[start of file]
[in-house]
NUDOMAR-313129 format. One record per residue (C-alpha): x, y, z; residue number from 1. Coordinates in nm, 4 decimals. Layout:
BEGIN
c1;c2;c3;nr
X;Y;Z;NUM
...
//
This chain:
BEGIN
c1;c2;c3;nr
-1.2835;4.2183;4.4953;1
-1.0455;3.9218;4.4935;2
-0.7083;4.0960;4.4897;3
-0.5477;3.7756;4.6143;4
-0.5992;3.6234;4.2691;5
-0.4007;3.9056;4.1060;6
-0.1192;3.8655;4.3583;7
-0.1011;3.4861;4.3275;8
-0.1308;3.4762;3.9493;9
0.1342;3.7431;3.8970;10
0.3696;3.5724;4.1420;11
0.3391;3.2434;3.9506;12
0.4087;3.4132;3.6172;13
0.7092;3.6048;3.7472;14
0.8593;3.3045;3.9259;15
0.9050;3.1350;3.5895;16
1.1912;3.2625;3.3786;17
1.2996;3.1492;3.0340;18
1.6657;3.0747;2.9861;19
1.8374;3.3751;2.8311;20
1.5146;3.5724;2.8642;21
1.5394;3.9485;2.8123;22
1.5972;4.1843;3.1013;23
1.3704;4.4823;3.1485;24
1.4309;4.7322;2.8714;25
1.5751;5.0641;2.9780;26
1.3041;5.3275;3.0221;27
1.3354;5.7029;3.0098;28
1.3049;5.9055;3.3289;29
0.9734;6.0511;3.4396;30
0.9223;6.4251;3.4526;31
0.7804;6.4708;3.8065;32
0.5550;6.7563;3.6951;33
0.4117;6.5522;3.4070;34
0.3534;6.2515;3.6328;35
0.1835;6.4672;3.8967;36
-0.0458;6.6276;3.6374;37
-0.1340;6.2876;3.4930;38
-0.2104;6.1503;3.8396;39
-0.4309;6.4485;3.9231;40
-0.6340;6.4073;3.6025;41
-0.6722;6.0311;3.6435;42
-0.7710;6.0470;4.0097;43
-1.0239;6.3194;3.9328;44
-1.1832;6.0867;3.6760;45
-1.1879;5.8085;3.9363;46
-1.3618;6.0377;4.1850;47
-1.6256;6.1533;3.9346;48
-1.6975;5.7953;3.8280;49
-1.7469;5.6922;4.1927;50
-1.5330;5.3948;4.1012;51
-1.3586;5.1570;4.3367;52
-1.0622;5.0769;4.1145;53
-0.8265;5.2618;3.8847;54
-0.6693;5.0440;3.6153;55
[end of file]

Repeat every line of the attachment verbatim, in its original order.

[in-house]
NUDOMAR-313129 format. One record per residue (C-alpha): x, y, z; residue number from 1. Coordinates in nm, 4 decimals. Layout:
BEGIN
c1;c2;c3;nr
X;Y;Z;NUM
...
//
This chain:
BEGIN
c1;c2;c3;nr
-1.2835;4.2183;4.4953;1
-1.0455;3.9218;4.4935;2
-0.7083;4.0960;4.4897;3
-0.5477;3.7756;4.6143;4
-0.5992;3.6234;4.2691;5
-0.4007;3.9056;4.1060;6
-0.1192;3.8655;4.3583;7
-0.1011;3.4861;4.3275;8
-0.1308;3.4762;3.9493;9
0.1342;3.7431;3.8970;10
0.3696;3.5724;4.1420;11
0.3391;3.2434;3.9506;12
0.4087;3.4132;3.6172;13
0.7092;3.6048;3.7472;14
0.8593;3.3045;3.9259;15
0.9050;3.1350;3.5895;16
1.1912;3.2625;3.3786;17
1.2996;3.1492;3.0340;18
1.6657;3.0747;2.9861;19
1.8374;3.3751;2.8311;20
1.5146;3.5724;2.8642;21
1.5394;3.9485;2.8123;22
1.5972;4.1843;3.1013;23
1.3704;4.4823;3.1485;24
1.4309;4.7322;2.8714;25
1.5751;5.0641;2.9780;26
1.3041;5.3275;3.0221;27
1.3354;5.7029;3.0098;28
1.3049;5.9055;3.3289;29
0.9734;6.0511;3.4396;30
0.9223;6.4251;3.4526;31
0.7804;6.4708;3.8065;32
0.5550;6.7563;3.6951;33
0.4117;6.5522;3.4070;34
0.3534;6.2515;3.6328;35
0.1835;6.4672;3.8967;36
-0.0458;6.6276;3.6374;37
-0.1340;6.2876;3.4930;38
-0.2104;6.1503;3.8396;39
-0.4309;6.4485;3.9231;40
-0.6340;6.4073;3.6025;41
-0.6722;6.0311;3.6435;42
-0.7710;6.0470;4.0097;43
-1.0239;6.3194;3.9328;44
-1.1832;6.0867;3.6760;45
-1.1879;5.8085;3.9363;46
-1.3618;6.0377;4.1850;47
-1.6256;6.1533;3.9346;48
-1.6975;5.7953;3.8280;49
-1.7469;5.6922;4.1927;50
-1.5330;5.3948;4.1012;51
-1.3586;5.1570;4.3367;52
-1.0622;5.0769;4.1145;53
-0.8265;5.2618;3.8847;54
-0.6693;5.0440;3.6153;55